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My experience with Robert Waggoner's wonderful Lucid Dreaming - Lucidly Living course has been very positive so far and I wanted to share a recent experience relating to the content.

This is a online course with lectures delivered via video.  It is however quite interactive the forum.  Robert is very responsive to students  and I have found his feedback to be invaluable.  This post is about that feedback as much as it about my experience.

I have, as anyone who follows this blog closely knows, worked with lucid dream techniques before.  When I worked with the Stephen LaBerge material I was eventually able to increase my dream recall to 30 dreams in 30 days as recommended in LaBerge's book.  As much as I admired LaBerge's work however, I did not achieve lucidity.

My dream recall right now is not as good (about three to four dreams per week) so I worried that I might have trouble achieving lucidity in Lucid Dreaming - Lucidly Living. I have only been working with the material for less than a week however and find myself feeling hopeful and encouraged.

The following is my most recent (notable) dream experience as shared in the Lucid Dreaming - Lucidly Living forum:

I went to sleep last Thursday night asking for a dream sign as we were instructed. I woke up without a dream on Friday morning and made myself go back to sleep to have one. In that time I did have a dream that was of interest to me on a couple different levels.

In one part of the dream I was talking to my partner and feeling very frustrated because he was challenging everything I told him. As I tried harder to communicate I began to talk in my sleep though I didn't realize it then. I did notice (in the dream) that my voice was kind of strangled and that it was very hard to get the words out - this happens to me when I fight through sleep paralysis to talk in my sleep.

Despite my apparent physical problem in communicating, I found myself defending my ideas until I abruptly understood the hidden issue behind the argument. I felt that this was a real revelation and felt surprised I hadn't recognized it before.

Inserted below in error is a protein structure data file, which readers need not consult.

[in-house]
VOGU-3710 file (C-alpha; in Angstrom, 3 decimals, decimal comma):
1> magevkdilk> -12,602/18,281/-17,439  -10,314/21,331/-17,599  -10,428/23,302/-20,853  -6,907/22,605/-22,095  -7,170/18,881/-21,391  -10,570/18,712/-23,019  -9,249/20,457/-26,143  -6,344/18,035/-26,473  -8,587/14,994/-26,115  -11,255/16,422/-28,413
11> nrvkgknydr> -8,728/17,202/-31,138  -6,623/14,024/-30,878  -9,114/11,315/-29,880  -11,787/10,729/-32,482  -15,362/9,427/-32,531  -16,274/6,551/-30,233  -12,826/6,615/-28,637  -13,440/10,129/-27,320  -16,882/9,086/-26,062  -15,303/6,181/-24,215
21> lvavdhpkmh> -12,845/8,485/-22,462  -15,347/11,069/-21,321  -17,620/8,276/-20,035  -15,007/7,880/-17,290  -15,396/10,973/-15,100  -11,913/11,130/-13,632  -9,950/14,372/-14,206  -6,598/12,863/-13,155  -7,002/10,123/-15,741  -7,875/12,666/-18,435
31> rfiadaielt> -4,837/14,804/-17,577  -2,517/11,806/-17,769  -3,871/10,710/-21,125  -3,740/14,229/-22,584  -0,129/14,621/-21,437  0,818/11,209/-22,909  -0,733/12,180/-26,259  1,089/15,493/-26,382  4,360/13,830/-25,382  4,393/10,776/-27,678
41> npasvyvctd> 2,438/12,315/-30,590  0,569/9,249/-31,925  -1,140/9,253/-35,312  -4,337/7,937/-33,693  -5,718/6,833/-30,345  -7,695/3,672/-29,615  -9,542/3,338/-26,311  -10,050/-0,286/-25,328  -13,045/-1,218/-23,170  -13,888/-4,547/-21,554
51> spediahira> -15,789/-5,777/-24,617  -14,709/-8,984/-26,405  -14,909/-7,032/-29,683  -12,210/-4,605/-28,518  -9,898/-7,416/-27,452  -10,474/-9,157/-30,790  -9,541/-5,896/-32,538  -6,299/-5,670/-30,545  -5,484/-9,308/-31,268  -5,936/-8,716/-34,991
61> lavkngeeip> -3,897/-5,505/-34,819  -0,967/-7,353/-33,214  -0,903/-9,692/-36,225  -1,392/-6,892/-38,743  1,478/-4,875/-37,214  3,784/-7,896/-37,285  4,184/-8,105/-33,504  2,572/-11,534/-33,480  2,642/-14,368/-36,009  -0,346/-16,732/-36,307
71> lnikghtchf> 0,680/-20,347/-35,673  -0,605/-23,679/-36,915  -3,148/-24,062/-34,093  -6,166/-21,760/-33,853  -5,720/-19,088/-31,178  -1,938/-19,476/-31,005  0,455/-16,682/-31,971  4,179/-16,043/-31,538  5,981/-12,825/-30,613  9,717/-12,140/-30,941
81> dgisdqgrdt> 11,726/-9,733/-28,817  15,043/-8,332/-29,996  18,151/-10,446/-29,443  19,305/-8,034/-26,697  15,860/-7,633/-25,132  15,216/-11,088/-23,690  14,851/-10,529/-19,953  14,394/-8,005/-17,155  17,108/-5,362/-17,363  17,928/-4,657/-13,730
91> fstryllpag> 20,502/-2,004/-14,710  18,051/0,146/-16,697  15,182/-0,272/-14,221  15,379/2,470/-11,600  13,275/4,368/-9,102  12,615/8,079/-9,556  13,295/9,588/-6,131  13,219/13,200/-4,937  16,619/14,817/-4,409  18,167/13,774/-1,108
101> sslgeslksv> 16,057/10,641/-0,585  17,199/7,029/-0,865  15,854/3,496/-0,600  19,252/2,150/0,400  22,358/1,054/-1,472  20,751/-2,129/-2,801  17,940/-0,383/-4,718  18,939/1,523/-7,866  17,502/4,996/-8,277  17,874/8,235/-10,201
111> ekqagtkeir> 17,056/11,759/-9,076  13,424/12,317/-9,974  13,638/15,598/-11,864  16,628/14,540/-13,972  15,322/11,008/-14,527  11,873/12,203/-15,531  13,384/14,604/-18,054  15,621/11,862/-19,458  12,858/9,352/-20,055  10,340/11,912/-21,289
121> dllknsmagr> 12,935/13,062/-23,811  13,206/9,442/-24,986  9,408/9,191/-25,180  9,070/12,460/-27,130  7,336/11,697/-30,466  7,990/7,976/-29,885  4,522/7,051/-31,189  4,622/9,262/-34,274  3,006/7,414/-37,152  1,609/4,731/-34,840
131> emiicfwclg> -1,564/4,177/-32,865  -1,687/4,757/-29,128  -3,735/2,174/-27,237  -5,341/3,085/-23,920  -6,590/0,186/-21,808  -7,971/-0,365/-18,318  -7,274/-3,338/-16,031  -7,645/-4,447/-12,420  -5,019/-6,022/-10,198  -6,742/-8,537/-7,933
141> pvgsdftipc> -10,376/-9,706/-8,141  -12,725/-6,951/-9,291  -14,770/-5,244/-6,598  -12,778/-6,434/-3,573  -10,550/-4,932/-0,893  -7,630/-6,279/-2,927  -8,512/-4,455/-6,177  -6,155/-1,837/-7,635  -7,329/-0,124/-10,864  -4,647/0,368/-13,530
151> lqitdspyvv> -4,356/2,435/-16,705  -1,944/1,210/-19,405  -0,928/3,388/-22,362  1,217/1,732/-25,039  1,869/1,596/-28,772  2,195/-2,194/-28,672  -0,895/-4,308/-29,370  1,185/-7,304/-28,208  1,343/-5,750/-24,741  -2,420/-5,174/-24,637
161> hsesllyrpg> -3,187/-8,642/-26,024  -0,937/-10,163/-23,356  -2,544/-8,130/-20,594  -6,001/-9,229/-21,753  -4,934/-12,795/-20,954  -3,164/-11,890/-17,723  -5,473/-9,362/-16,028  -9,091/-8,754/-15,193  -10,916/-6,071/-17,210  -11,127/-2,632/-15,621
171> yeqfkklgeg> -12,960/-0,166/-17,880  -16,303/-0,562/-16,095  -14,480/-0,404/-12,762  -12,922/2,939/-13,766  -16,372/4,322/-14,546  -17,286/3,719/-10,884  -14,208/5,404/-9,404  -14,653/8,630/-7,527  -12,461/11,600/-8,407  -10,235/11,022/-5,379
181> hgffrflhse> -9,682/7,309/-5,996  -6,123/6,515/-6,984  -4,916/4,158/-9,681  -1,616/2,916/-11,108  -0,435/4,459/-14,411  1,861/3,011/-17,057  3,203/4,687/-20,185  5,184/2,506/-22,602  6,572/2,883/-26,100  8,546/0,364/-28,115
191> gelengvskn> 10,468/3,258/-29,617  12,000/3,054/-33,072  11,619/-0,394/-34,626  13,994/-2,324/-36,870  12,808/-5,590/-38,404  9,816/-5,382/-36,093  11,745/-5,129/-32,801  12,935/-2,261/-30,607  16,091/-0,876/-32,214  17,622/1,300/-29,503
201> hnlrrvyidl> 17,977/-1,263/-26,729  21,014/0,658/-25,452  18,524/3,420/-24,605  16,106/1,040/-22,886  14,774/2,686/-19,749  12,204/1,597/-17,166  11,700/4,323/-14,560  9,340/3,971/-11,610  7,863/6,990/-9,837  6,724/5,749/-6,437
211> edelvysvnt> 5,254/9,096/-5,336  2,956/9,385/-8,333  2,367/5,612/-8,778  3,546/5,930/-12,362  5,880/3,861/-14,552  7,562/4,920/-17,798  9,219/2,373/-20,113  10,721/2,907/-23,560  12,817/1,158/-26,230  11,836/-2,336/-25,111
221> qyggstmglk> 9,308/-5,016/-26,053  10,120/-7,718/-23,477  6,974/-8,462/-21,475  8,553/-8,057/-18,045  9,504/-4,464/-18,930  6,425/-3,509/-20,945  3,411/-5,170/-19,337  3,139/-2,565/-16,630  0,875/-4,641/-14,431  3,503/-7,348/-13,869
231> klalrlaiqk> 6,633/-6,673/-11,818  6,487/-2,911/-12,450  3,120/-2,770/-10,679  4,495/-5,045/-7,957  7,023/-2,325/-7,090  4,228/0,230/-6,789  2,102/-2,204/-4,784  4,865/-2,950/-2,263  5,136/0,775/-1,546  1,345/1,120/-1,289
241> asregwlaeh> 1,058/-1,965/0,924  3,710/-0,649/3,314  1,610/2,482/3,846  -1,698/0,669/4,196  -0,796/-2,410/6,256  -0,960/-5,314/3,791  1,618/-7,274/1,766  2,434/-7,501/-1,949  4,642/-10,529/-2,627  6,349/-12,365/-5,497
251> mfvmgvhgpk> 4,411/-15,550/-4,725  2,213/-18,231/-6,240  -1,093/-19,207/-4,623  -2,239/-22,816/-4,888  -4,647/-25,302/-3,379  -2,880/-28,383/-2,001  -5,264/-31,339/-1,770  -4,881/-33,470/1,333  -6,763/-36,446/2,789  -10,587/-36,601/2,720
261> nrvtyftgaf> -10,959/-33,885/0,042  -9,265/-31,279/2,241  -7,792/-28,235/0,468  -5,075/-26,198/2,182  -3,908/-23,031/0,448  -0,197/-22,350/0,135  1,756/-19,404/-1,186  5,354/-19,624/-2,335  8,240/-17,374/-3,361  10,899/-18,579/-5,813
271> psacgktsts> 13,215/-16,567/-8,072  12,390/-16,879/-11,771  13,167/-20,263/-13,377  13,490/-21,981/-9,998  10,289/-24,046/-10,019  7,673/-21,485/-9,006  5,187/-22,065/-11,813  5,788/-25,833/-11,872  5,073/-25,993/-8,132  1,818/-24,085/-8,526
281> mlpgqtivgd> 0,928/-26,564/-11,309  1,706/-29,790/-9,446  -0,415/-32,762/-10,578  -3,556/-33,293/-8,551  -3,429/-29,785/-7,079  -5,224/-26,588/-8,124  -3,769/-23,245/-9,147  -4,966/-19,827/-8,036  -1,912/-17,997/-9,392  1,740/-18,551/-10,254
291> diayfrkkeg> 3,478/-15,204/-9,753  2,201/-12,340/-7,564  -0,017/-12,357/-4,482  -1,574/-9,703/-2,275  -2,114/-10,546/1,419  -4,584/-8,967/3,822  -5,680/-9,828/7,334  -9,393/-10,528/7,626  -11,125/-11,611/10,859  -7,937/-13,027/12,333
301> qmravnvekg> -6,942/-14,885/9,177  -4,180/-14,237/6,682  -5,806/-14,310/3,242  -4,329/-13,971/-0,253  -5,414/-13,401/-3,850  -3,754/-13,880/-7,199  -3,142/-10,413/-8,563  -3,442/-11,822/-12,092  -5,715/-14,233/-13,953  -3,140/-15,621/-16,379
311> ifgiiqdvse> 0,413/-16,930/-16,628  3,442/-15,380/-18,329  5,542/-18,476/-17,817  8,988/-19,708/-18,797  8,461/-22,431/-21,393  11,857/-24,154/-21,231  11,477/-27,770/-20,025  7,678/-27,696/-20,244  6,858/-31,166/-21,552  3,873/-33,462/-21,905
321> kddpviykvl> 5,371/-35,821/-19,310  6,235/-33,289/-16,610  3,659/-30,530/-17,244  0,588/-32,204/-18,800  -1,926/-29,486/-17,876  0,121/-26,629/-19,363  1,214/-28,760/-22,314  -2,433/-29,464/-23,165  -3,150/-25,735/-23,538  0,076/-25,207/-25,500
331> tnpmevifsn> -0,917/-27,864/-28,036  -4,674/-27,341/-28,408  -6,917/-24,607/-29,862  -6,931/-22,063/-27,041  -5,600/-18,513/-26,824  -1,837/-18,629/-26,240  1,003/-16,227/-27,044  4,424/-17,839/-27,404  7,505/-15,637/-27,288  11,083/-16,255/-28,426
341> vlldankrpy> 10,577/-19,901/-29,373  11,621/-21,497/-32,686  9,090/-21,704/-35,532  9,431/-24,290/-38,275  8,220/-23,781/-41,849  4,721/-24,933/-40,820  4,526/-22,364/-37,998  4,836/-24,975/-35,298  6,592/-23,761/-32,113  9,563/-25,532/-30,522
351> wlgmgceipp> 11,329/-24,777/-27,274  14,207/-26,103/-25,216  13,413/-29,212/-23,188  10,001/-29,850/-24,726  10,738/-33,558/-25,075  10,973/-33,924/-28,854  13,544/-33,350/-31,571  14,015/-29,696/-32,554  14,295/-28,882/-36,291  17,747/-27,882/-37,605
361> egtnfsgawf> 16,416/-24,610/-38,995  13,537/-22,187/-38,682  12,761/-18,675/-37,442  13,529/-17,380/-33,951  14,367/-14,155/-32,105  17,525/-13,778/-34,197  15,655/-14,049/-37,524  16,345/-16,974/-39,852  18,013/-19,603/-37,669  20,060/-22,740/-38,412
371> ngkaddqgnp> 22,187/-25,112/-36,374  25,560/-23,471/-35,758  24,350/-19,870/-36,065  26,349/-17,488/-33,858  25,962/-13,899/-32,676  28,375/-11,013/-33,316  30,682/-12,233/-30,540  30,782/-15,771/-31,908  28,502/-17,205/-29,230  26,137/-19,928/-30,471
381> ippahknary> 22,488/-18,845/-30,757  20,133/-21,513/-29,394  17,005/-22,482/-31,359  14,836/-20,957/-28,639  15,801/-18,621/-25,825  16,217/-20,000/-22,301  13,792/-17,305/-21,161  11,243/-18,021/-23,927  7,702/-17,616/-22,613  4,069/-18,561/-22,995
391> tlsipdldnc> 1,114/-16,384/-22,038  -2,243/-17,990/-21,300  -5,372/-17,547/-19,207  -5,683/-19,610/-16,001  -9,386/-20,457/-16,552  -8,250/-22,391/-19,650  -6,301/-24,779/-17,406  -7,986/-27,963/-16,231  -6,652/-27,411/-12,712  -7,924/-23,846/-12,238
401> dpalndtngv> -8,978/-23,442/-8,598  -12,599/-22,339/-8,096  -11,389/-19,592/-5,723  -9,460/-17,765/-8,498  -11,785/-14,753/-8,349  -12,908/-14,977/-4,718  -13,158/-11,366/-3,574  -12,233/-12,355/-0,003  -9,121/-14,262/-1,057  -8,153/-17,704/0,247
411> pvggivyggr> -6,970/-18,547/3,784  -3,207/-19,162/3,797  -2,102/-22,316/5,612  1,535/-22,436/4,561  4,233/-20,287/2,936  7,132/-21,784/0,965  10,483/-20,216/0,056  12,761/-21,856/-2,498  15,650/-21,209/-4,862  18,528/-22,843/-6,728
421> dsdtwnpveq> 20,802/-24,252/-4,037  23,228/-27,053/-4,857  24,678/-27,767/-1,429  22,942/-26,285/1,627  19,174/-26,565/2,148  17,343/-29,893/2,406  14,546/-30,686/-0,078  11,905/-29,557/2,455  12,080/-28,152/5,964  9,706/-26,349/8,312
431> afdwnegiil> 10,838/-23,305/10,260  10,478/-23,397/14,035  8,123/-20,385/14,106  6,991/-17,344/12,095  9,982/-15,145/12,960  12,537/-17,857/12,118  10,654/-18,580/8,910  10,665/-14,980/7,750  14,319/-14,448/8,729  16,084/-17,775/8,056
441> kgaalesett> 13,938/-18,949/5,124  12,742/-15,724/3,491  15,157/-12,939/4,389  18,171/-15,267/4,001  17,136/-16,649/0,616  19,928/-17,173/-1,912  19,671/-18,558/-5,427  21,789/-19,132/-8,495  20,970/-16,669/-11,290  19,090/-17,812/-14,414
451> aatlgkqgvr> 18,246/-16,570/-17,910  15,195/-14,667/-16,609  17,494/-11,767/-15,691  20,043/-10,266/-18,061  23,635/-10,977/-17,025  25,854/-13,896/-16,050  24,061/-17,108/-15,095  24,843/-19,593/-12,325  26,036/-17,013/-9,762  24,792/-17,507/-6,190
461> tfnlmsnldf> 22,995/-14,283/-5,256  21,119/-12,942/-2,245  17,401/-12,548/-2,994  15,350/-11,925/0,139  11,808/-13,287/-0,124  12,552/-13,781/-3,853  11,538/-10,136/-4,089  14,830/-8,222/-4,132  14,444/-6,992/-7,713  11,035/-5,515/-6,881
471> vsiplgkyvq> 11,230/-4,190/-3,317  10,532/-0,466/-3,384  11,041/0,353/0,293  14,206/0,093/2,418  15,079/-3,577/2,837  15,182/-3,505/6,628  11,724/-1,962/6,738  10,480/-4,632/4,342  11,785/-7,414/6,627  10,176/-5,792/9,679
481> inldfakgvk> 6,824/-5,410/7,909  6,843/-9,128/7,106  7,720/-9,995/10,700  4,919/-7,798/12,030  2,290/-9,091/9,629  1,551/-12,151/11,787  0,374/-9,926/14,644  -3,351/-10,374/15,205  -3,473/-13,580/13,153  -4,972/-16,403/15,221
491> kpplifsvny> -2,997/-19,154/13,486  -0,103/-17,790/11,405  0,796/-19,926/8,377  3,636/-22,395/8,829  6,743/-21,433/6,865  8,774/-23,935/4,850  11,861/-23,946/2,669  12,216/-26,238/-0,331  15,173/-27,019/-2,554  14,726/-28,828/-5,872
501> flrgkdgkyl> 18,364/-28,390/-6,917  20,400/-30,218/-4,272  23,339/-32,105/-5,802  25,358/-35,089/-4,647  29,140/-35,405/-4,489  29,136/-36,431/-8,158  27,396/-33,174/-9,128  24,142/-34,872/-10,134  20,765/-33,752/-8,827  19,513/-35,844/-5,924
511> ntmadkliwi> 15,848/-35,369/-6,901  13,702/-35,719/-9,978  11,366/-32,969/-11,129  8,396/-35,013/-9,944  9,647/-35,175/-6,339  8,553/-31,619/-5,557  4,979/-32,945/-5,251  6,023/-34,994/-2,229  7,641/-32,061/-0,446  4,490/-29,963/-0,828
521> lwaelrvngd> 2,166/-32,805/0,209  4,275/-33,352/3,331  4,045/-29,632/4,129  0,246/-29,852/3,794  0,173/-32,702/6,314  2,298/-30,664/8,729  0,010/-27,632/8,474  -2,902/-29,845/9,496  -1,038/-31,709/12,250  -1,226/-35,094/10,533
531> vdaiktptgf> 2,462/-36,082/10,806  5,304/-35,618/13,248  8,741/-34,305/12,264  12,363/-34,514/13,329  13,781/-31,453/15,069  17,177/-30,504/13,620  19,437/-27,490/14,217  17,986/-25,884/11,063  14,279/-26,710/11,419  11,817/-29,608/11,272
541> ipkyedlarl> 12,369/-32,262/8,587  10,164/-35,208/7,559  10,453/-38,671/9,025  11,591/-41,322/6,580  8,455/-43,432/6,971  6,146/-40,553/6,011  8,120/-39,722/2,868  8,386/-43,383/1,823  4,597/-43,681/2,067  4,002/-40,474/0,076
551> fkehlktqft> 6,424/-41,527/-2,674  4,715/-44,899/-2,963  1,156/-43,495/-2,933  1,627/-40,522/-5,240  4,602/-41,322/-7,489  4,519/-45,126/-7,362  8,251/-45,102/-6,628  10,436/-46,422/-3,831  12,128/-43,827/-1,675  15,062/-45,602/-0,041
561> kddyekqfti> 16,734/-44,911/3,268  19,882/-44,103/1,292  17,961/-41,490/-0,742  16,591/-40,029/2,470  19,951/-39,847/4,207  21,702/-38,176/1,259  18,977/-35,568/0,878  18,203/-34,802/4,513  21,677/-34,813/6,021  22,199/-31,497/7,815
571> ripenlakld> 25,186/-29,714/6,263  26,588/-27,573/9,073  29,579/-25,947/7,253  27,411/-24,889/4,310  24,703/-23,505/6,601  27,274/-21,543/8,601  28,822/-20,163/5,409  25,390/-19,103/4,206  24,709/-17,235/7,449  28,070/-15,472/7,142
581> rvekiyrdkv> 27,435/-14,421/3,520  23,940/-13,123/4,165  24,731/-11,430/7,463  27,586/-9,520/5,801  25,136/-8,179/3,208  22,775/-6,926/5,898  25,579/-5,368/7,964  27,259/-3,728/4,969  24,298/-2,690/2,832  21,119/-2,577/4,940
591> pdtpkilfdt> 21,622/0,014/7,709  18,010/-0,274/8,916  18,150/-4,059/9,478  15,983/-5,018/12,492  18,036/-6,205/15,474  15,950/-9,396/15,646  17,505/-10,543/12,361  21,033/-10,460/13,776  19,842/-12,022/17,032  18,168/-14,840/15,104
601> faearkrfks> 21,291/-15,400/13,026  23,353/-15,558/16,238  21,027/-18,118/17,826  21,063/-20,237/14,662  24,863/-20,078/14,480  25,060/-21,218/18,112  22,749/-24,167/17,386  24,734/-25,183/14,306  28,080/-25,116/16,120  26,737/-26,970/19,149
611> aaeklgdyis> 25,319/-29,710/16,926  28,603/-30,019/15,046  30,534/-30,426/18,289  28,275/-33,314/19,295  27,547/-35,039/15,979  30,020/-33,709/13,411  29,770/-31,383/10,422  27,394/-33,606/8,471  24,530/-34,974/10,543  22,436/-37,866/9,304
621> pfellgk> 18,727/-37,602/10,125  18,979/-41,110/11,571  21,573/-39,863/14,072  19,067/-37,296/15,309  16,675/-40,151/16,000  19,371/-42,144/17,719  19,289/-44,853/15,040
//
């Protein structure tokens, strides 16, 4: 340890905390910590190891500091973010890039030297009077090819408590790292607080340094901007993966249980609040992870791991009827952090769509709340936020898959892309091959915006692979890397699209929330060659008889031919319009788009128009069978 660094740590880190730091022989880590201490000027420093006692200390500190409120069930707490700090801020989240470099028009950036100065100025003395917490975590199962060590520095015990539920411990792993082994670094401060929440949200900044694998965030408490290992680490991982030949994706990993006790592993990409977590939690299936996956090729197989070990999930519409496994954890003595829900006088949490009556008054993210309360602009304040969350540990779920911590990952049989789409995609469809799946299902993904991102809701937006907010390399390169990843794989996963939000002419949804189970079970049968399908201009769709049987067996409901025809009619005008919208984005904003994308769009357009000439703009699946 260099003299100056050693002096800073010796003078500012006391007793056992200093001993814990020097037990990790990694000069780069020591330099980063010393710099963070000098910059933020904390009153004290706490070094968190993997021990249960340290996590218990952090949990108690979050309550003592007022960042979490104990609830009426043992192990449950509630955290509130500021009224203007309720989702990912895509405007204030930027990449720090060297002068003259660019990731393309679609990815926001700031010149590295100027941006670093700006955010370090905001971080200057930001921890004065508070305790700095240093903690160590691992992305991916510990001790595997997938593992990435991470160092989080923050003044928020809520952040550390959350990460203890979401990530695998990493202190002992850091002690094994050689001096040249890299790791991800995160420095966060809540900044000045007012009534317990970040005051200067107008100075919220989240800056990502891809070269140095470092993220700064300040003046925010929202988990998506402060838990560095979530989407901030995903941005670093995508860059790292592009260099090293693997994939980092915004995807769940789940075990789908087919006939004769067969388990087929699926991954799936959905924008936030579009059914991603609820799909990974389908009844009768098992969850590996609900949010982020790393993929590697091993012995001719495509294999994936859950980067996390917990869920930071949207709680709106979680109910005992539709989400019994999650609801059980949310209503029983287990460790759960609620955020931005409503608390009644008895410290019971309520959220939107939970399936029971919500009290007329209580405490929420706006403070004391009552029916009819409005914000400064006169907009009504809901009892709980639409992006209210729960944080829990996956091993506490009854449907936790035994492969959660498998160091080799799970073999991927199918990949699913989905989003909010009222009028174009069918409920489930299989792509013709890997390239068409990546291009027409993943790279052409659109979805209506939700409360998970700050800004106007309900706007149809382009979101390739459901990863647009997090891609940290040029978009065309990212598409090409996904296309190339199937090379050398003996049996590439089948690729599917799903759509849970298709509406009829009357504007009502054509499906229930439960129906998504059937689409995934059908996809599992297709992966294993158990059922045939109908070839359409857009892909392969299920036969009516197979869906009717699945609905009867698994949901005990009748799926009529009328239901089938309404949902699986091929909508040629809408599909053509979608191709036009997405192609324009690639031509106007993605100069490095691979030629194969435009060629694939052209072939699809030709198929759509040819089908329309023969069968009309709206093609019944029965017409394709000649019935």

I then realized that I was dreaming and felt that I woke up though I'm not sure that I did. I remember thinking that it was the weekend and that my partner might be outside so I went downstairs (now definitely dreaming) and saw that he was working in the garden.

Our dog was outside with him and another dog had joined her. I caught up in what was happening and didn't share my revelation. Some time later I woke up.

So no dream sign really, aside from the aha moment and talking in my sleep. I don't think using an aha moment as a dream sign is reliable because I do get these when I'm awake as well. And I don't think talking in my sleep is the best sign either because I usually only do that when I'm experiencing a lot of emotion in a dream.

I was thinking that I should set the intention to realize that this strangled speech pattern is a sign I'm dreaming but I don't think it's going to help me on a nightly basis.

My idea is to work with the hands method for now. I'm only getting about three dreams a week right now so I feel that I need to make each dream count! 

I had my doubts about this dream initially.  While I did think it was important on personal level, I had no idea whether or not it was a semi or pre-lucid dream experience.  I wasn't even sure if I dreamt I woke up or really did wake up (though I don't usually fall back asleep in the morning very easily).  I was a bit disappointed that I didn't receive a clear dream sign and found the experience of possibly waking up confusing.

Because of this I shared my experience in the forum and Robert replied sharing some very helpful feedback.   He told me that the dream sounded like a momentarily lucid dream followed by a false awakening and congratulated me on my progress.

I remembered that Robert stressed the importance of enthusiasm in one of his lectures and had to agree that enthusiasm was important.  Having had a lucid moment was a huge step for me and I was very encouraged by the experience.

Robert went on to remind me that lucid dreams can be quite short in the beginning and that this is why the methods he teaches to stabilize the dream are so important.  And I can see how my excitement about my dream revelation might have affected my lucidity (modulating emotions is one method of stabilizing the dream).  He also said that pre-lucid dreams show that the intent to become lucid is gaining strength.  And I agree!

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